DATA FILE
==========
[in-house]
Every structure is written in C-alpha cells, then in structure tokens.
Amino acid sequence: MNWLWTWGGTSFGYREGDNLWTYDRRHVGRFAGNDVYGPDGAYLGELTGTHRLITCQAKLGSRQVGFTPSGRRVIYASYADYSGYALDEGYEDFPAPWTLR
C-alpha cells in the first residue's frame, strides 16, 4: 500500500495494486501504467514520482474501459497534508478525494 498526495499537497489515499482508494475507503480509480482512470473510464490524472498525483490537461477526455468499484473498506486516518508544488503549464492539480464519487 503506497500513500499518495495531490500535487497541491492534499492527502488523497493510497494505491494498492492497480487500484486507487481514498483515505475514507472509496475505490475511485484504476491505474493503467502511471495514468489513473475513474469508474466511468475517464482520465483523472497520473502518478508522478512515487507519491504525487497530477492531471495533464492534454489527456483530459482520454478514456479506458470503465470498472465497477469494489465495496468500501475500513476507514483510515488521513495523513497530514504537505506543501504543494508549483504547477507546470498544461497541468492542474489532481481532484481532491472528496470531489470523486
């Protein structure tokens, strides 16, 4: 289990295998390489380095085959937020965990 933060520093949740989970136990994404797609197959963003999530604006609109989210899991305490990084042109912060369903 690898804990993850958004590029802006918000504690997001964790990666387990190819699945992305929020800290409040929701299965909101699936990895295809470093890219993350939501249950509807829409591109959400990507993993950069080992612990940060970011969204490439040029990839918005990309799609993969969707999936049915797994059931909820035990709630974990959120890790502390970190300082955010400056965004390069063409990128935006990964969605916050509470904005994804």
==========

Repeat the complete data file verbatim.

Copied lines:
[in-house]
Every structure is written in C-alpha cells, then in structure tokens.
Amino acid sequence: MNWLWTWGGTSFGYREGDNLWTYDRRHVGRFAGNDVYGPDGAYLGELTGTHRLITCQAKLGSRQVGFTPSGRRVIYASYADYSGYALDEGYEDFPAPWTLR
C-alpha cells in the first residue's frame, strides 16, 4: 500500500495494486501504467514520482474501459497534508478525494 498526495499537497489515499482508494475507503480509480482512470473510464490524472498525483490537461477526455468499484473498506486516518508544488503549464492539480464519487 503506497500513500499518495495531490500535487497541491492534499492527502488523497493510497494505491494498492492497480487500484486507487481514498483515505475514507472509496475505490475511485484504476491505474493503467502511471495514468489513473475513474469508474466511468475517464482520465483523472497520473502518478508522478512515487507519491504525487497530477492531471495533464492534454489527456483530459482520454478514456479506458470503465470498472465497477469494489465495496468500501475500513476507514483510515488521513495523513497530514504537505506543501504543494508549483504547477507546470498544461497541468492542474489532481481532484481532491472528496470531489470523486
């Protein structure tokens, strides 16, 4: 289990295998390489380095085959937020965990 933060520093949740989970136990994404797609197959963003999530604006609109989210899991305490990084042109912060369903 690898804990993850958004590029802006918000504690997001964790990666387990190819699945992305929020800290409040929701299965909101699936990895295809470093890219993350939501249950509807829409591109959400990507993993950069080992612990940060970011969204490439040029990839918005990309799609993969969707999936049915797994059931909820035990709630974990959120890790502390970190300082955010400056965004390069063409990128935006990964969605916050509470904005994804």